The difference between Utley and A-Rod is that Utley had the winter to recover. A-Rod needs further surgery, he rushed back, and it shows. He may need more time on the D/L eventually. The bullpen is being burned every time Joba starts. He belongs in the bullpen, I don’t care what anyone else thinks. I can see it with my own eyes, right from the beginning. He will be Mariano’s eventual successor. I can’t stand watching him try to nibble on the corners, running his pitch count up…..he is a lights out, fireball reliever. He is not the same pitcher when starting. The rotation looks like it is being patched together, with half starts from Wang, the back half of the game from Hughes, seems like a job share. There are arms in the minors that are ready to help. I don’t understand why they are running the same old names out there, and expecting different results. Swisher is a solid bench player. He lets his enthusiasm get the better of him (see stupid baserunning tricks), is not consistent enough at bat to keep the line moving (even with the walks), and would be more of an asset in a part time role where he can do some damage. Please lose Barroa, he is a waste of roster space, and bring up a power hitting outfielder (Duncan?) with an arm to replace Swisher in the outfield. Good that they cut Veras, demoted Rameriz, but they need a reliable long man for Joba’s starts not named Tomko. Hughes actually likes the bullpen, maybe he is better suited for the 7th or 8th inning for the time being. I see the look in his eyes in relief, he is also not the same guy when he starts. Rent Mark Derossa (with a longer term signing) for a super utility guy, who would give them more flexibility. Keep Cervelli and make Molina a coach when he gets back from the D/L. Also, looks like Matsui is coming to the end of the line. If the Yanks want to get younger and more athletic, it is time to either try to trade him or cut him loose and take a look at outfielders that can help. Tex has been a real find. Cashman says he is satisfied with the way the team has been constructed? I don’t think so. Very streaky team.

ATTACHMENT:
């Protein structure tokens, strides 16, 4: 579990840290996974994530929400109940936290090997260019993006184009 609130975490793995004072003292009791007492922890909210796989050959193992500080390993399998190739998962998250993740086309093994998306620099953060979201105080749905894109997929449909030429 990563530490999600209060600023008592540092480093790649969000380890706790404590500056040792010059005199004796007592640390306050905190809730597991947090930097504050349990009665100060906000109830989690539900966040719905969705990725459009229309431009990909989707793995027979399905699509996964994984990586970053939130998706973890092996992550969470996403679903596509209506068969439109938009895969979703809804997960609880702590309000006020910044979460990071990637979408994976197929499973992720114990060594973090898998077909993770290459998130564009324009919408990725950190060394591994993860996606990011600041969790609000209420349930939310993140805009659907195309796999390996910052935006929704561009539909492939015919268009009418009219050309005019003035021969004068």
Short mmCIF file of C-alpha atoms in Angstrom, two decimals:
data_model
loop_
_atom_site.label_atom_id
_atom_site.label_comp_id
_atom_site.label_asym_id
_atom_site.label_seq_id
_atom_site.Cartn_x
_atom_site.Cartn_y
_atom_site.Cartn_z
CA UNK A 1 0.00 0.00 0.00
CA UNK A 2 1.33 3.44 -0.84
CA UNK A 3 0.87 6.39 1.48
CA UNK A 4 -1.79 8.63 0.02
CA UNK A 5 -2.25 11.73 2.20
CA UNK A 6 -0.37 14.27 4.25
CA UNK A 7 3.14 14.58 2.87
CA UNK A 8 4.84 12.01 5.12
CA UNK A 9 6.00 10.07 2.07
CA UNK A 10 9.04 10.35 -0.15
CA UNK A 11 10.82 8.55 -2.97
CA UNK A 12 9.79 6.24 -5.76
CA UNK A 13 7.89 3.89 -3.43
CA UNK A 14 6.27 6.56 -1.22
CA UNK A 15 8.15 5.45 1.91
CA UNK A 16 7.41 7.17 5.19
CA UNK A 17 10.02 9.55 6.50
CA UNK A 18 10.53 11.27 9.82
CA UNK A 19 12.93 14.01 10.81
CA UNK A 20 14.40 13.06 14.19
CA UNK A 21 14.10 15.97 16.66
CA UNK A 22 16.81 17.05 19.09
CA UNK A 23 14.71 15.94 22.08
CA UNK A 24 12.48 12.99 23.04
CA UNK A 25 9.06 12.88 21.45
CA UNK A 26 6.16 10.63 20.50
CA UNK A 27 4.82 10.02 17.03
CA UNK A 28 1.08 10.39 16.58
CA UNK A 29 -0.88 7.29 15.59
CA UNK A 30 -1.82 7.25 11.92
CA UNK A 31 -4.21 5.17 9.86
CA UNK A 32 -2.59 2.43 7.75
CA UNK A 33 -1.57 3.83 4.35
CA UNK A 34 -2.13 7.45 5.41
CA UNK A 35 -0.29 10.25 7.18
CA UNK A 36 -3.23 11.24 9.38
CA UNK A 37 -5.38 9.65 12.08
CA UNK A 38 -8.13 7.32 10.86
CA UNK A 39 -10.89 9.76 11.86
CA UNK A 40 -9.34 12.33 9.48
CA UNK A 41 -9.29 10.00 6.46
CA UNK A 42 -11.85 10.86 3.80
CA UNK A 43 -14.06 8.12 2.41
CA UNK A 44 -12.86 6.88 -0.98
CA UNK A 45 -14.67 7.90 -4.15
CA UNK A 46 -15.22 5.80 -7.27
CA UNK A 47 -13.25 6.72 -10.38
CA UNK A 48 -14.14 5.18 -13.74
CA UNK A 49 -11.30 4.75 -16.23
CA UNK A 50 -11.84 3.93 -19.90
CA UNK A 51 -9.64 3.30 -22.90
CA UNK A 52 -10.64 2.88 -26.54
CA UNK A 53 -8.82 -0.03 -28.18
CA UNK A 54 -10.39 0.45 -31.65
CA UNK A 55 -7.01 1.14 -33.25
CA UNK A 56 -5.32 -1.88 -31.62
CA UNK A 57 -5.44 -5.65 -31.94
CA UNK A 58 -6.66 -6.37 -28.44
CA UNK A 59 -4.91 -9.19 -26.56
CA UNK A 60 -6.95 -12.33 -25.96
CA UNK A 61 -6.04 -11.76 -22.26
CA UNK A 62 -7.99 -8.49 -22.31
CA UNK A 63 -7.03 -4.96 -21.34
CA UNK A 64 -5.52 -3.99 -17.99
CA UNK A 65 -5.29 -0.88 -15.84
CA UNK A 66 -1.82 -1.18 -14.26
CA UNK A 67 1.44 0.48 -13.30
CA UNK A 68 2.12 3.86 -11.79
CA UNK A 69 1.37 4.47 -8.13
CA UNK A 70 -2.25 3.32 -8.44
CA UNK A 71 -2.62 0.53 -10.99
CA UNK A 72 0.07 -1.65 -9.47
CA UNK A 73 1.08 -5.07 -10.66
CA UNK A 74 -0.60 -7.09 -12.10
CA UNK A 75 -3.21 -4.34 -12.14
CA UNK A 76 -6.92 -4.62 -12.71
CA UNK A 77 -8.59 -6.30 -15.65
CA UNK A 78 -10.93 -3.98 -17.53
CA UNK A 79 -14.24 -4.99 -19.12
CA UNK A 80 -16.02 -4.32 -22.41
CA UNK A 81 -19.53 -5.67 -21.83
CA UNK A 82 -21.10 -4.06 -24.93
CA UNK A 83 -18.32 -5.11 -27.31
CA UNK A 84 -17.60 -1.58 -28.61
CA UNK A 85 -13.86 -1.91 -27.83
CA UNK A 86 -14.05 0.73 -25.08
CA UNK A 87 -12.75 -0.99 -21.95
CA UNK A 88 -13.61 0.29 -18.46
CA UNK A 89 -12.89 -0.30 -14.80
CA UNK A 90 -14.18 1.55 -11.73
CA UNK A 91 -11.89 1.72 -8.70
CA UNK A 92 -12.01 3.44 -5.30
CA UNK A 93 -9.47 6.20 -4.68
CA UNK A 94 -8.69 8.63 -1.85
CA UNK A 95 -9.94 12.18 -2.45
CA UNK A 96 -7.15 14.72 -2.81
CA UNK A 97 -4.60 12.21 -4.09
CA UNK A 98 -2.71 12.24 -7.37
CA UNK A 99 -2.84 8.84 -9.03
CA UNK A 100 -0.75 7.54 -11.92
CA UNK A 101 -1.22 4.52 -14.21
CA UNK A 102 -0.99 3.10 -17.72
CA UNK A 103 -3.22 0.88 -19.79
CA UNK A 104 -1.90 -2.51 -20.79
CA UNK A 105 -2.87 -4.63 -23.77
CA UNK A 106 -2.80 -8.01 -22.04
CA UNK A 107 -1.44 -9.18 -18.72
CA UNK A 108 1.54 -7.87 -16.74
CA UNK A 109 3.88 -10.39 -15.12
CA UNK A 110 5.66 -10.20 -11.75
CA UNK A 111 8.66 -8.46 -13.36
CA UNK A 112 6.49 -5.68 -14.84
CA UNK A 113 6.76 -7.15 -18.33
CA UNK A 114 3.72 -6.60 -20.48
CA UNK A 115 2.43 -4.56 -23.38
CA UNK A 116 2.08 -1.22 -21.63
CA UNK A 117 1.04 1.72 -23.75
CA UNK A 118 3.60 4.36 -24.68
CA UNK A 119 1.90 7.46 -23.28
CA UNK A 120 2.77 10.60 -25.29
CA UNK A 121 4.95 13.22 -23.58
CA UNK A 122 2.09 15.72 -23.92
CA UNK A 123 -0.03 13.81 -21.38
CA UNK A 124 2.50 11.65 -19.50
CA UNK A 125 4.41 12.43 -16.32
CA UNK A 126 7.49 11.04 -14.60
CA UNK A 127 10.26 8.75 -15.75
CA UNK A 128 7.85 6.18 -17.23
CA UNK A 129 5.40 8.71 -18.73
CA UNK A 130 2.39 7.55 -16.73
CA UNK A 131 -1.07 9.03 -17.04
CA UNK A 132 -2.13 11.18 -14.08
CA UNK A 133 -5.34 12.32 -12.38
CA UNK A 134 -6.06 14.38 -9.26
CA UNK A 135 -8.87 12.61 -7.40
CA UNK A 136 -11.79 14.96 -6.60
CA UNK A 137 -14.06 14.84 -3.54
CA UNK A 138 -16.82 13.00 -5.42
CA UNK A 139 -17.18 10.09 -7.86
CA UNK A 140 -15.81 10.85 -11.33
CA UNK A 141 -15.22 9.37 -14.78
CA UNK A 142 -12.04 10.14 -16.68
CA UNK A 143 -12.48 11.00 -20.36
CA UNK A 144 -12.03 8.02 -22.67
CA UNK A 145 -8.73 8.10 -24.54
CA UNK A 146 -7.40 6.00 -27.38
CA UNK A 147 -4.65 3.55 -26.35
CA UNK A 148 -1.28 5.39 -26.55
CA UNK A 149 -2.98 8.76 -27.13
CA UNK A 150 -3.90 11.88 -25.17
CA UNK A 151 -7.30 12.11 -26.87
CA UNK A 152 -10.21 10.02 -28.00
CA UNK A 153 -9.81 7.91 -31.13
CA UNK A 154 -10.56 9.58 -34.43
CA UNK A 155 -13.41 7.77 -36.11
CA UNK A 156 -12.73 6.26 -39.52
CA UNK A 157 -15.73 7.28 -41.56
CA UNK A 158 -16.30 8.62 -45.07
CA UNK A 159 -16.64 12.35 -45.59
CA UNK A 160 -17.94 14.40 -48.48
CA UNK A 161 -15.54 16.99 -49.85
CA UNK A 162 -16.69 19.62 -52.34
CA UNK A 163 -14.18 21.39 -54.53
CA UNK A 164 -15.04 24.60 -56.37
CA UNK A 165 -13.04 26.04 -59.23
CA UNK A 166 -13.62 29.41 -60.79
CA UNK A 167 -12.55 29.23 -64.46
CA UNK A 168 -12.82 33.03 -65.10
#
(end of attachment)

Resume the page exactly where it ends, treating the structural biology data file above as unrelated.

In his first year in the majors, Pedro was a reliever, a setup man. He pitched 99.6 innings of relief that year, giving up 65 hits, striking out 113, with an ERA 2.25. The next year he began to start. He started 23 games, pitched 144 innings, giving up 115 hits, striking out 142, with an ERA of 3.44. His ERA rose by more than a run, his K/9 dropped by over 1 and H/9 increased by more than one. They took a dominant relief man and shoehorned him into the rotation with diminished results. Crazy!